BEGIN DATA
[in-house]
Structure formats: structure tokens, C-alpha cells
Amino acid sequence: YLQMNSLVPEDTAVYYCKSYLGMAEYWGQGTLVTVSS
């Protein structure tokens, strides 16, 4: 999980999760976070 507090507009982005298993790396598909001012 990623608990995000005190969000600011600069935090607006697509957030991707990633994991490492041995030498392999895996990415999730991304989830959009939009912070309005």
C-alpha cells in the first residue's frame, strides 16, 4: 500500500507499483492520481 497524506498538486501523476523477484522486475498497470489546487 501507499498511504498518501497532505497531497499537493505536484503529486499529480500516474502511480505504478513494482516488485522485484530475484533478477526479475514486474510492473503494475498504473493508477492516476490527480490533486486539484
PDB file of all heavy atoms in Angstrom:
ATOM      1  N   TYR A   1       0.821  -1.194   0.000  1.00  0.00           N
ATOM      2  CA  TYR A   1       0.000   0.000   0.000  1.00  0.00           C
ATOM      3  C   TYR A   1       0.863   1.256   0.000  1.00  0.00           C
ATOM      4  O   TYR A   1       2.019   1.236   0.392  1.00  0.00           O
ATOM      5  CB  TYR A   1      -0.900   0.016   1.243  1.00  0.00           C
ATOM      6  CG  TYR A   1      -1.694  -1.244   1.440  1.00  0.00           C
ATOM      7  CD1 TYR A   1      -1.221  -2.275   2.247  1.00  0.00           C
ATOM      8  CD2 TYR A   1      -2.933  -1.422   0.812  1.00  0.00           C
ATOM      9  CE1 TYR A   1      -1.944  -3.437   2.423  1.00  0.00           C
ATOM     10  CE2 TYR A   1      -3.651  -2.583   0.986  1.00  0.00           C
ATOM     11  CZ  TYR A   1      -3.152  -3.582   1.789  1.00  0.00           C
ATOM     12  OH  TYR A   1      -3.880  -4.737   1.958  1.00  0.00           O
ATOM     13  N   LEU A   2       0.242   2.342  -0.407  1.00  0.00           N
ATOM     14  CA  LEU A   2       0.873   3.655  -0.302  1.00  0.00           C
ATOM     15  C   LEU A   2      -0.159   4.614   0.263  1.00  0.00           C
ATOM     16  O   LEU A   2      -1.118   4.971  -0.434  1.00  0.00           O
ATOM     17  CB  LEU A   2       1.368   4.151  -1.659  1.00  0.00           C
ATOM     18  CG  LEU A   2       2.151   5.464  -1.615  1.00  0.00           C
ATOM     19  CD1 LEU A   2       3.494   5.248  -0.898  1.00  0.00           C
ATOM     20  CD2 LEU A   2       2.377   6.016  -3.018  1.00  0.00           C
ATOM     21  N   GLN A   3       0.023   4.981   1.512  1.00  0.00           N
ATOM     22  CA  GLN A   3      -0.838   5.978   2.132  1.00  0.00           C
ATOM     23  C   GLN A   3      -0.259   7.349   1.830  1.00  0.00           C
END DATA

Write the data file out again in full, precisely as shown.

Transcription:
[in-house]
Structure formats: structure tokens, C-alpha cells
Amino acid sequence: YLQMNSLVPEDTAVYYCKSYLGMAEYWGQGTLVTVSS
């Protein structure tokens, strides 16, 4: 999980999760976070 507090507009982005298993790396598909001012 990623608990995000005190969000600011600069935090607006697509957030991707990633994991490492041995030498392999895996990415999730991304989830959009939009912070309005």
C-alpha cells in the first residue's frame, strides 16, 4: 500500500507499483492520481 497524506498538486501523476523477484522486475498497470489546487 501507499498511504498518501497532505497531497499537493505536484503529486499529480500516474502511480505504478513494482516488485522485484530475484533478477526479475514486474510492473503494475498504473493508477492516476490527480490533486486539484
PDB file of all heavy atoms in Angstrom:
ATOM      1  N   TYR A   1       0.821  -1.194   0.000  1.00  0.00           N
ATOM      2  CA  TYR A   1       0.000   0.000   0.000  1.00  0.00           C
ATOM      3  C   TYR A   1       0.863   1.256   0.000  1.00  0.00           C
ATOM      4  O   TYR A   1       2.019   1.236   0.392  1.00  0.00           O
ATOM      5  CB  TYR A   1      -0.900   0.016   1.243  1.00  0.00           C
ATOM      6  CG  TYR A   1      -1.694  -1.244   1.440  1.00  0.00           C
ATOM      7  CD1 TYR A   1      -1.221  -2.275   2.247  1.00  0.00           C
ATOM      8  CD2 TYR A   1      -2.933  -1.422   0.812  1.00  0.00           C
ATOM      9  CE1 TYR A   1      -1.944  -3.437   2.423  1.00  0.00           C
ATOM     10  CE2 TYR A   1      -3.651  -2.583   0.986  1.00  0.00           C
ATOM     11  CZ  TYR A   1      -3.152  -3.582   1.789  1.00  0.00           C
ATOM     12  OH  TYR A   1      -3.880  -4.737   1.958  1.00  0.00           O
ATOM     13  N   LEU A   2       0.242   2.342  -0.407  1.00  0.00           N
ATOM     14  CA  LEU A   2       0.873   3.655  -0.302  1.00  0.00           C
ATOM     15  C   LEU A   2      -0.159   4.614   0.263  1.00  0.00           C
ATOM     16  O   LEU A   2      -1.118   4.971  -0.434  1.00  0.00           O
ATOM     17  CB  LEU A   2       1.368   4.151  -1.659  1.00  0.00           C
ATOM     18  CG  LEU A   2       2.151   5.464  -1.615  1.00  0.00           C
ATOM     19  CD1 LEU A   2       3.494   5.248  -0.898  1.00  0.00           C
ATOM     20  CD2 LEU A   2       2.377   6.016  -3.018  1.00  0.00           C
ATOM     21  N   GLN A   3       0.023   4.981   1.512  1.00  0.00           N
ATOM     22  CA  GLN A   3      -0.838   5.978   2.132  1.00  0.00           C
ATOM     23  C   GLN A   3      -0.259   7.349   1.830  1.00  0.00           C